Not to be morbid, but to be realistic - we don’t know how much time we have left on this earth. Maybe another 30 years, maybe 5, maybe a day. We can make choices, for the most part, about what to do with this precious time; how to spend it and who to spend it with. For that time, for those cherished three + weeks, I got to spend fun, deep, silly, serious, extraordinary time with my mother and sister. What a gift! We talked and laughed (sometimes at each other) and learned together. We spent uninterrupted time together. We shared hopes and fears. We rolled our eyes at each other (O.K. Beth and I did that to each other when we knew mom wasn’t quite keeping up with us, but we did it in a loving way, I’m sure.) We met new people on board the ship (there was only 34 passengers on that cruise!) that we might never see again, but who changed our lives.
I learned more about my sister and mom, too. I learned that my sister is a deeply compassionate person who cares more about people and relationships than anything else in the world; far above her business that she runs well and operates. She is also one of the most gracious and giving people that I’ve ever been blessed to know. And she is fun! Her sense of humor is awesome - maybe because I get it and we’re a lot a like. (And all this after spending 23 intimate days together!) I learned that my mom is 100% relational. She doesn’t care to follow politics too closely and she doesn’t completely care about the educational value of the places and things we saw and did, but no one beats her at listening to people, caring about them, enjoying who people are - just as they are, and loving her kids and grandkids. What a legacy she is already leaving.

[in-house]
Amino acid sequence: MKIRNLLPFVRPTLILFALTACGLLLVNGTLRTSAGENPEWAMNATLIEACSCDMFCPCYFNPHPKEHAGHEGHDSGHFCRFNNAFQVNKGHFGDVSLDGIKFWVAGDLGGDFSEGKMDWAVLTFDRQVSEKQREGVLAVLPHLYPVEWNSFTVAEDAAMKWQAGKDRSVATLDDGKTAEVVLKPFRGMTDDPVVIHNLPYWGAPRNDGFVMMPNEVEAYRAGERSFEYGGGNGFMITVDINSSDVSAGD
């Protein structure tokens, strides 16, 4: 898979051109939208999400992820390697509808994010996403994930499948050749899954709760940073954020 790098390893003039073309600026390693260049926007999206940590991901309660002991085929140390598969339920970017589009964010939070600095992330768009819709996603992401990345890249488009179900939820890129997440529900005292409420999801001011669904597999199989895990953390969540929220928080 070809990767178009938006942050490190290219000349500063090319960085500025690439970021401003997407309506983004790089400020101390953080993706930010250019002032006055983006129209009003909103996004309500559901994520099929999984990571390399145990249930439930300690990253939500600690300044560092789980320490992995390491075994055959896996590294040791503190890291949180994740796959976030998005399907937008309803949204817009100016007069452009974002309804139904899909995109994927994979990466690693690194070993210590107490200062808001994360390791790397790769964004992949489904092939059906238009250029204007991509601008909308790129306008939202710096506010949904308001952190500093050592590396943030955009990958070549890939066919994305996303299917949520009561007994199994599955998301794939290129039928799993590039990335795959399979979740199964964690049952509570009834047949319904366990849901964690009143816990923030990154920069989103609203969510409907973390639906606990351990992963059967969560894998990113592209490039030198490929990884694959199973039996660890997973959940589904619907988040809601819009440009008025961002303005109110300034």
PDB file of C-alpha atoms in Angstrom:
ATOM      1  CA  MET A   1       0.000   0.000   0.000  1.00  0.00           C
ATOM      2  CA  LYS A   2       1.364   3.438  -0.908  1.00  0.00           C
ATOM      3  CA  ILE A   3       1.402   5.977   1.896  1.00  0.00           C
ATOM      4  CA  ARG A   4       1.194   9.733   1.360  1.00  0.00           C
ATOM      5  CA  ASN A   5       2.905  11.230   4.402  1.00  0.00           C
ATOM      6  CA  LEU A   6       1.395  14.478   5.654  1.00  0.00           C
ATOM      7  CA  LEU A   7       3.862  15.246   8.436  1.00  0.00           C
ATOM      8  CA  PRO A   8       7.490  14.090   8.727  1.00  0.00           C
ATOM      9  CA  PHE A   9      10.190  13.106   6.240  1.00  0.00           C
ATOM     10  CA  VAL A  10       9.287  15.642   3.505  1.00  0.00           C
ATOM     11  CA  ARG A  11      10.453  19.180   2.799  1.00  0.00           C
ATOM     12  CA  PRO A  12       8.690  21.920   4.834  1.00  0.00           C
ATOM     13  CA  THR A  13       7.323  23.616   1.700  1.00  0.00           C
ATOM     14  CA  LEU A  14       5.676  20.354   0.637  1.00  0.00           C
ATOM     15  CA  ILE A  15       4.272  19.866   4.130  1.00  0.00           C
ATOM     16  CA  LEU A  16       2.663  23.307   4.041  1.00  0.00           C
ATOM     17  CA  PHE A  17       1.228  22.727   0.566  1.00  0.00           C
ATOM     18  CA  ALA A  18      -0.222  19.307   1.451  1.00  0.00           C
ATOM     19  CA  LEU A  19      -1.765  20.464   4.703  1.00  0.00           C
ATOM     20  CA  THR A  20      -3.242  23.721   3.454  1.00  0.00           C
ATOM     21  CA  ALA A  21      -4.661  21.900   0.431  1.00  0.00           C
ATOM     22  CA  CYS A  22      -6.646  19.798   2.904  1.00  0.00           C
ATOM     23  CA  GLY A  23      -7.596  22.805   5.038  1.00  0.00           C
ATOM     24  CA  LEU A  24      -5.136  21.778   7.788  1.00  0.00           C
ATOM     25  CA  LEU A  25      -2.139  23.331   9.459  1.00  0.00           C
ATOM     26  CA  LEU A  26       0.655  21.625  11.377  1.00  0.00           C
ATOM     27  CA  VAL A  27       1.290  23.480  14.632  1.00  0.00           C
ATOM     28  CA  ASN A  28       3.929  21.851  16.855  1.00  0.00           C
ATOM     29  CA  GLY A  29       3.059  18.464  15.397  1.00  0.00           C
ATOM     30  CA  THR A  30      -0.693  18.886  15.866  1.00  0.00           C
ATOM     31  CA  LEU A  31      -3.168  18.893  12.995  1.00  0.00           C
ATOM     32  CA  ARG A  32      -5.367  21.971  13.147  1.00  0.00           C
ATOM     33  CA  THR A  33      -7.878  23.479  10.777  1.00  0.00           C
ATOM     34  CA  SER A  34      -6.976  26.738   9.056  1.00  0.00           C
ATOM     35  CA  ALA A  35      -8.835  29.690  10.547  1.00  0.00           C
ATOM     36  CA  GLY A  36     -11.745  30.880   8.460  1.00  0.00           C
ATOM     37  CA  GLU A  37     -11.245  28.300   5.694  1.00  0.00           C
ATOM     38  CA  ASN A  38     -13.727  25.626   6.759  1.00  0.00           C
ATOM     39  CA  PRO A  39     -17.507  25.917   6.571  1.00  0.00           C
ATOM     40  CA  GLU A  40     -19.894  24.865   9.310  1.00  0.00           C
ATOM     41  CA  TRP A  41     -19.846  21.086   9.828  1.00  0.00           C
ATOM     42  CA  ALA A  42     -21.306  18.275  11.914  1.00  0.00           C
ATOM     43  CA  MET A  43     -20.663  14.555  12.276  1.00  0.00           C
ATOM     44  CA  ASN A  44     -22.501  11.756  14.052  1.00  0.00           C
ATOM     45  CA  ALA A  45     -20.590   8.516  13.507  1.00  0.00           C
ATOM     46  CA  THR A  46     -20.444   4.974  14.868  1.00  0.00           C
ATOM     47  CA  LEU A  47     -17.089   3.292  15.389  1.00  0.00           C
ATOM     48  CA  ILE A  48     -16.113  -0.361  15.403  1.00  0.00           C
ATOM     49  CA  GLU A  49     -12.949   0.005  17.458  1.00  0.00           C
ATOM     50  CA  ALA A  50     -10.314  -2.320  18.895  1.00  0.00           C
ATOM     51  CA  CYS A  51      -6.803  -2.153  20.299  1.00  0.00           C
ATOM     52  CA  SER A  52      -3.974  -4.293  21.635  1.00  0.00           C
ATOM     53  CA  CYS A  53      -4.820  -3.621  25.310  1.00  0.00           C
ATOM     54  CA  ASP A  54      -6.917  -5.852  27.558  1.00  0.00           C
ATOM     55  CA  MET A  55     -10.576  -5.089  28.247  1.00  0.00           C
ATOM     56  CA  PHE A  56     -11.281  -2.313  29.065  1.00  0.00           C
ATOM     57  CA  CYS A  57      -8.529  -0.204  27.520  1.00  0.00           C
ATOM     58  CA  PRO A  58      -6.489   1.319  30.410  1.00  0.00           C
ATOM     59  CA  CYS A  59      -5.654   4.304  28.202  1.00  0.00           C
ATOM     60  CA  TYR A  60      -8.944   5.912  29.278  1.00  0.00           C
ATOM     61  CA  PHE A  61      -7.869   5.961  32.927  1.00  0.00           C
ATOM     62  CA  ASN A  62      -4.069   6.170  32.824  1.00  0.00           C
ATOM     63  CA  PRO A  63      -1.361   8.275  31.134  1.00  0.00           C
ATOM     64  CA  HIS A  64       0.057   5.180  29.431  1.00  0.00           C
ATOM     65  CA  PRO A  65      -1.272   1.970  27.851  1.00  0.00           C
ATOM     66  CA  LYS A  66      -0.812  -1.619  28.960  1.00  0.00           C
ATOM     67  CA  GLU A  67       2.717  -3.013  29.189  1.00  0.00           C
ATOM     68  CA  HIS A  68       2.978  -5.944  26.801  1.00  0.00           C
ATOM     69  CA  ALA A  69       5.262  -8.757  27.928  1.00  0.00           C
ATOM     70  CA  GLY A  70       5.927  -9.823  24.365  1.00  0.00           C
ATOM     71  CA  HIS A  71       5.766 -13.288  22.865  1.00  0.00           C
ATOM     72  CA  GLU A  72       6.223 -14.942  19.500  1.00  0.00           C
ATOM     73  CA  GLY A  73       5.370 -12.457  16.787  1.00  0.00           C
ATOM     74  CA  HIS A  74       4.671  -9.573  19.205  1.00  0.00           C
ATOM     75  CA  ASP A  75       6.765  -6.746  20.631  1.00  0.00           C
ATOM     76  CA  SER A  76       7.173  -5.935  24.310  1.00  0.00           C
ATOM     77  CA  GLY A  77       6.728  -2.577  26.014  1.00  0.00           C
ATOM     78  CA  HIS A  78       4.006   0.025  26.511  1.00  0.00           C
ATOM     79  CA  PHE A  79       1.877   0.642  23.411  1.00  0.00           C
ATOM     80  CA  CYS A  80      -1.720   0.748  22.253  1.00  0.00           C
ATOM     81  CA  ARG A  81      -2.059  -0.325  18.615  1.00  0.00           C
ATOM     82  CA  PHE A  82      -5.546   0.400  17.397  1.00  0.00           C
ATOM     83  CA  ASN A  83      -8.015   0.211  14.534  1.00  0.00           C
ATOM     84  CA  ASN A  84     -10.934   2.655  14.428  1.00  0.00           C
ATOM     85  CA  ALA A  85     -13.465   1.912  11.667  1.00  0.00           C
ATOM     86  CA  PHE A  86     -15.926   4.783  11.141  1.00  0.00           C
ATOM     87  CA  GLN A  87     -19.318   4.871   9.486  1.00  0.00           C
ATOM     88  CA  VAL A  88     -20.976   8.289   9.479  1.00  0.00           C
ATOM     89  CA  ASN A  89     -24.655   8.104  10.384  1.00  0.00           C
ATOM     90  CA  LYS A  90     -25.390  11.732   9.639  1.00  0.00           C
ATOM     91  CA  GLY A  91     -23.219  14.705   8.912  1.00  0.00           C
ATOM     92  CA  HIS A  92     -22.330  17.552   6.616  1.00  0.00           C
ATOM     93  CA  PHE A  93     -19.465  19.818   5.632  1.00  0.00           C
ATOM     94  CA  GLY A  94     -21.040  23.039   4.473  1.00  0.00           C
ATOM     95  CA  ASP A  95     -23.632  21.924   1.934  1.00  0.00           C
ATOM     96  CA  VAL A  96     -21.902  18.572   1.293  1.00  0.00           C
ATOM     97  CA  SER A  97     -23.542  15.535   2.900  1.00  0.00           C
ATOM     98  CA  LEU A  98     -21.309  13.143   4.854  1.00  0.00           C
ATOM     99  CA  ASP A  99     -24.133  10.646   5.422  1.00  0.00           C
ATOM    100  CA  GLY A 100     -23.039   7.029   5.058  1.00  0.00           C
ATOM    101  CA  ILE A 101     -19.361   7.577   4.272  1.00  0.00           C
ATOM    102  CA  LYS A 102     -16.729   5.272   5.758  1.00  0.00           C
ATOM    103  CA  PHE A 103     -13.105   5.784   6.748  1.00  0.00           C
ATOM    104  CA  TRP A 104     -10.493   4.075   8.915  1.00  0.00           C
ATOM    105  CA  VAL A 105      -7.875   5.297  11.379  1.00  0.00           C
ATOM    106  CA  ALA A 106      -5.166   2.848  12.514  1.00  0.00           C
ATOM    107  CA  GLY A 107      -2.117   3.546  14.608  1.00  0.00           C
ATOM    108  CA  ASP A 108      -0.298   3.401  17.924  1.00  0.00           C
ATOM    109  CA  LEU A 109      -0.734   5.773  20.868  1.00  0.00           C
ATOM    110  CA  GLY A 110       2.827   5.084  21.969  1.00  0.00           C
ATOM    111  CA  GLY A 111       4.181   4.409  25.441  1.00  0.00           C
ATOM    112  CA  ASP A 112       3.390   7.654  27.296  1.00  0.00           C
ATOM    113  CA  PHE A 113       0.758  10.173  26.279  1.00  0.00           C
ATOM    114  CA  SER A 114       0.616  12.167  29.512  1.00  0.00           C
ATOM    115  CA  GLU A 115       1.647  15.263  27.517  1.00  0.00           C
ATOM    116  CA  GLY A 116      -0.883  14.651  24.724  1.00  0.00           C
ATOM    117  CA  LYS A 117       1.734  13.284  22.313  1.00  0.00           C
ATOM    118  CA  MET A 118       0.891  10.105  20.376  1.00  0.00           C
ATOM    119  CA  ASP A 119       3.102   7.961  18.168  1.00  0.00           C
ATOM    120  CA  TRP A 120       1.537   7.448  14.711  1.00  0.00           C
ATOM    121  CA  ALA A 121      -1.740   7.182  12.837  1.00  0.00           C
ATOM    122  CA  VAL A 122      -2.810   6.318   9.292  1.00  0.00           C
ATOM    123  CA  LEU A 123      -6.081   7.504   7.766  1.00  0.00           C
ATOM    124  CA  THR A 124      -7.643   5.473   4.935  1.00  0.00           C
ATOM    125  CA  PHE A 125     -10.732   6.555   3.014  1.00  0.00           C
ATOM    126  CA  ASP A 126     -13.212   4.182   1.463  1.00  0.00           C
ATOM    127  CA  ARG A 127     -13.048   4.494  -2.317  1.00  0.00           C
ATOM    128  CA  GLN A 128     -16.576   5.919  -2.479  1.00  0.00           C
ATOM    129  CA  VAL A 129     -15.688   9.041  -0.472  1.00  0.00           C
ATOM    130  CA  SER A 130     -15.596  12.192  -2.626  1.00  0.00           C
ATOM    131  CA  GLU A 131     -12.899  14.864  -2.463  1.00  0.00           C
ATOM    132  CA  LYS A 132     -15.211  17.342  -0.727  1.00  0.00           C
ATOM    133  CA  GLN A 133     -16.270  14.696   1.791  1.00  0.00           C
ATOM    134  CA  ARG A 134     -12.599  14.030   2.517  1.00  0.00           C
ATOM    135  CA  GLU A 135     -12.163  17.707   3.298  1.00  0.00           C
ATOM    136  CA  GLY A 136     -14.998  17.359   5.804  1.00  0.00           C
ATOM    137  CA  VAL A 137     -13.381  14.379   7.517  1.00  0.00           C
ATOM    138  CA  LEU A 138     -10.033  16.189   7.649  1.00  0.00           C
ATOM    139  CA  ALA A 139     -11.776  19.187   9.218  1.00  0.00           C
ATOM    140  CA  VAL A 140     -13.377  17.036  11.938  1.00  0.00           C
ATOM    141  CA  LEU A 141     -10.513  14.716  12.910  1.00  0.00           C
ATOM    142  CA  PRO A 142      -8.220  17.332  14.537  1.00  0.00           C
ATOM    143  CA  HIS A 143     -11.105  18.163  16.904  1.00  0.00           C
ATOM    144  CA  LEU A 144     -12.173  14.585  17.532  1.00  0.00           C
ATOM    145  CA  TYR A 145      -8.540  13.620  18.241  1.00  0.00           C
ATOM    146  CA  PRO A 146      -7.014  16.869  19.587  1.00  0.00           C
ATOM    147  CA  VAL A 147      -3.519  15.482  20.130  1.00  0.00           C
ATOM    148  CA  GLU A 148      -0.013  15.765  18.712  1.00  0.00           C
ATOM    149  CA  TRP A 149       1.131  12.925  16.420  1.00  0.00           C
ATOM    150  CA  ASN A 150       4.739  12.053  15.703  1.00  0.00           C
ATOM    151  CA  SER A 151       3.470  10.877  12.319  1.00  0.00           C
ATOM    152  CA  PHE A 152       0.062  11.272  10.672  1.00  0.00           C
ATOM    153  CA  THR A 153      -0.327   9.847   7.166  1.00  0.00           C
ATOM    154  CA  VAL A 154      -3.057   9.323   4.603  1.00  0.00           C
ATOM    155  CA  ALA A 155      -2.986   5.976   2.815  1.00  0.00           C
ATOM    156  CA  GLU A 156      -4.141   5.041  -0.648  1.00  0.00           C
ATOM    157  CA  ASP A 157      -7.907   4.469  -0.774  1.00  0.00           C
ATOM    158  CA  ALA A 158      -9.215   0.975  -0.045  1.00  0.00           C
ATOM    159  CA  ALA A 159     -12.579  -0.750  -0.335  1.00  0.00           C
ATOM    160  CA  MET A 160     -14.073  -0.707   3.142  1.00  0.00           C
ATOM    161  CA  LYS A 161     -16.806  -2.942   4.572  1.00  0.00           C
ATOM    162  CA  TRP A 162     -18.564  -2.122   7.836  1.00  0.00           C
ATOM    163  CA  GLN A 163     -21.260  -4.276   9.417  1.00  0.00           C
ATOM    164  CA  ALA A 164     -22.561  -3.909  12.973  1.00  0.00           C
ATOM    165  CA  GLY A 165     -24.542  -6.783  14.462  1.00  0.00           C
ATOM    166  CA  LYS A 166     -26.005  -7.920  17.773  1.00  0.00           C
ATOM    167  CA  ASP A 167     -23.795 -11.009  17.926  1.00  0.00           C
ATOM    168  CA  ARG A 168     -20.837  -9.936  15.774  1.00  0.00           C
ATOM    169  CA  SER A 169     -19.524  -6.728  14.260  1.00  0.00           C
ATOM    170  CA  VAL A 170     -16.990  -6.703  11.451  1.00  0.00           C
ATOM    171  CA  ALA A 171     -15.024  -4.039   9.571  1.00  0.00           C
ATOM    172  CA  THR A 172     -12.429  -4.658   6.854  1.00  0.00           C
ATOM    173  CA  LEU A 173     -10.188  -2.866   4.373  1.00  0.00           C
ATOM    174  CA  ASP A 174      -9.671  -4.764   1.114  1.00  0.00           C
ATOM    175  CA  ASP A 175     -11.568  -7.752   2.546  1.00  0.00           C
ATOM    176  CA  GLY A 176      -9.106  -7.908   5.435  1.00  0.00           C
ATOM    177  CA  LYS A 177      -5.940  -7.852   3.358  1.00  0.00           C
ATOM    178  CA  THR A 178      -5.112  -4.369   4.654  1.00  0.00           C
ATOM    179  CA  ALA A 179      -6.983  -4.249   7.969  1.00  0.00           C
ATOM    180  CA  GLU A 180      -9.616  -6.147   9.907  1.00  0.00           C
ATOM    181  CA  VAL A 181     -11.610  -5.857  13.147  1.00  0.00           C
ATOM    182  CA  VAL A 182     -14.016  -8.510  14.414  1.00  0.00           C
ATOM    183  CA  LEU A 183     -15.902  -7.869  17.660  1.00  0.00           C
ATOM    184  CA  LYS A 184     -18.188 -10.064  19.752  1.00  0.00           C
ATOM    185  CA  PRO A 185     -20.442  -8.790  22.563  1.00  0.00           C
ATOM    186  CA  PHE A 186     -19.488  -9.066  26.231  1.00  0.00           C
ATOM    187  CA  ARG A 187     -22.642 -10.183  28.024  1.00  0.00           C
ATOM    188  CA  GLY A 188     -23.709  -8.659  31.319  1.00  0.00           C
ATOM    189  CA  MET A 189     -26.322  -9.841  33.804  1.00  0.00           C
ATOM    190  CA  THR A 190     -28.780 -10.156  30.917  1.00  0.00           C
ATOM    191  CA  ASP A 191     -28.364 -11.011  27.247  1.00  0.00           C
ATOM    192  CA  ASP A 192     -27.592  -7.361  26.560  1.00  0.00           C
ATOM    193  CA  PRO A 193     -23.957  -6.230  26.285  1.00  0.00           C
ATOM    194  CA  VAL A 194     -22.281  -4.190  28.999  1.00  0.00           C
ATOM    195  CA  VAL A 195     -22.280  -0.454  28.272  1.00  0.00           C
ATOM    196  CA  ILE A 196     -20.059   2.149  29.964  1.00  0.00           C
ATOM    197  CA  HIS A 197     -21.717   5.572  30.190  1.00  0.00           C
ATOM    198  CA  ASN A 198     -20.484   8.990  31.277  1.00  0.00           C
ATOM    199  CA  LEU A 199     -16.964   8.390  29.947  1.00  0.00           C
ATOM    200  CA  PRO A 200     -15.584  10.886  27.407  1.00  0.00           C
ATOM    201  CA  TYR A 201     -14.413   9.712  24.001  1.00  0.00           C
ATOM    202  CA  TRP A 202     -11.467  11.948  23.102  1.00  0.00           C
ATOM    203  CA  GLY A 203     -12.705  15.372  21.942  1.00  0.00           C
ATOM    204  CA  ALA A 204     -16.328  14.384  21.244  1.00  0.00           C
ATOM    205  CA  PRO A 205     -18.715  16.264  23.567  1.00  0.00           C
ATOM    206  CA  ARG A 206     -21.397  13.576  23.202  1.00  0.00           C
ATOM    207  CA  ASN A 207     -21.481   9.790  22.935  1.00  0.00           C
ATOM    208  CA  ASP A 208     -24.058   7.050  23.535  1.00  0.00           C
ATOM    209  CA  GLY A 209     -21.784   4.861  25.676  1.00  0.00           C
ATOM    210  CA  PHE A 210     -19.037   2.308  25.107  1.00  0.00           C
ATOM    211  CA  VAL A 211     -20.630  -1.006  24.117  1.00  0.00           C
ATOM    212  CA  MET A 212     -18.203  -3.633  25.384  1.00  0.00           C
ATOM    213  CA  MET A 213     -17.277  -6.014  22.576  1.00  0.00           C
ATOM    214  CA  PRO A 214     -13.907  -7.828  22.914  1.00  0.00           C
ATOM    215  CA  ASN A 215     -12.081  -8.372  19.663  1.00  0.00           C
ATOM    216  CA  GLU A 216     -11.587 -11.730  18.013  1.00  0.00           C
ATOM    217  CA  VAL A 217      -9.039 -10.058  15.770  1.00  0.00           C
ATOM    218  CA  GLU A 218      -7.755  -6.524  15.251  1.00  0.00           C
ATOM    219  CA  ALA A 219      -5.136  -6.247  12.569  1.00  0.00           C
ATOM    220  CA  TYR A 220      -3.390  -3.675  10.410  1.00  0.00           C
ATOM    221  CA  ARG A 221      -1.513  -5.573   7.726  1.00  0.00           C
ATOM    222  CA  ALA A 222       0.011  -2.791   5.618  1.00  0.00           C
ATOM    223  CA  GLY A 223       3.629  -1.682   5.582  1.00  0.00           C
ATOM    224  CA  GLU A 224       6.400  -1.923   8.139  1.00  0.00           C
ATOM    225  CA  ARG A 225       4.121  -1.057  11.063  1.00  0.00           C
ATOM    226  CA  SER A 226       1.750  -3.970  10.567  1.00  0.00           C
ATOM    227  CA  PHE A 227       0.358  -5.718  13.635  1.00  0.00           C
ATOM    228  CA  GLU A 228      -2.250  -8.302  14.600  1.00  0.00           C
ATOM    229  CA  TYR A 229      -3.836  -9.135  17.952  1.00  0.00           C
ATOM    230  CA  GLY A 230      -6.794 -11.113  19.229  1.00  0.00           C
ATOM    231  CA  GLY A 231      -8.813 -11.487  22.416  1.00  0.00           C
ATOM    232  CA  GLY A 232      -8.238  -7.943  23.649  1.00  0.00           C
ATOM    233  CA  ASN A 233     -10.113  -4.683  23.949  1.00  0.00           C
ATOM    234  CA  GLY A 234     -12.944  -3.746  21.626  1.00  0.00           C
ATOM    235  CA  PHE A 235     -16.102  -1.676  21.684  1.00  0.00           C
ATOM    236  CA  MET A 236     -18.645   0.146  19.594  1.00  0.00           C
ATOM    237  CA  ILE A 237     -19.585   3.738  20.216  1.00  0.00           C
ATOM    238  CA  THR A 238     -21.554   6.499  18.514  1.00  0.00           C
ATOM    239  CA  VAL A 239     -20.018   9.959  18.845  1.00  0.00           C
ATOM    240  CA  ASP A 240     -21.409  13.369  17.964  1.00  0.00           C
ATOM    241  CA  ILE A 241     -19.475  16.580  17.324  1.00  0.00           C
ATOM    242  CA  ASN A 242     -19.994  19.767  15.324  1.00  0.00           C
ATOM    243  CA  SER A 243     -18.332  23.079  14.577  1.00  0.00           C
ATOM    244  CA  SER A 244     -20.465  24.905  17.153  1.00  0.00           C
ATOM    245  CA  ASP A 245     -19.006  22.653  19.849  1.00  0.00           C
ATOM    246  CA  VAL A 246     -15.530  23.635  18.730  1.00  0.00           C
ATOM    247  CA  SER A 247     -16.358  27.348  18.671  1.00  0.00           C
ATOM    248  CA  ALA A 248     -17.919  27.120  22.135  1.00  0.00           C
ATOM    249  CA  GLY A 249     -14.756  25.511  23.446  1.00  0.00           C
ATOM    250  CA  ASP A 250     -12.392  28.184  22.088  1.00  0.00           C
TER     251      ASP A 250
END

It’s been about 6 months since we’ve been home. My mom and sister and I are closer than ever before. Whenever you have shared experiences, good ones and even not good ones, there is a closeness that happens. That’s the good stuff. That’s the important and valuable stuff in life. I wouldn’t have bypassed that trip for anything. Having said that, I wouldn’t do it again, either. I missed my husband and family waaaaaaay too much. They are the good and important and valuable stuff to me, too.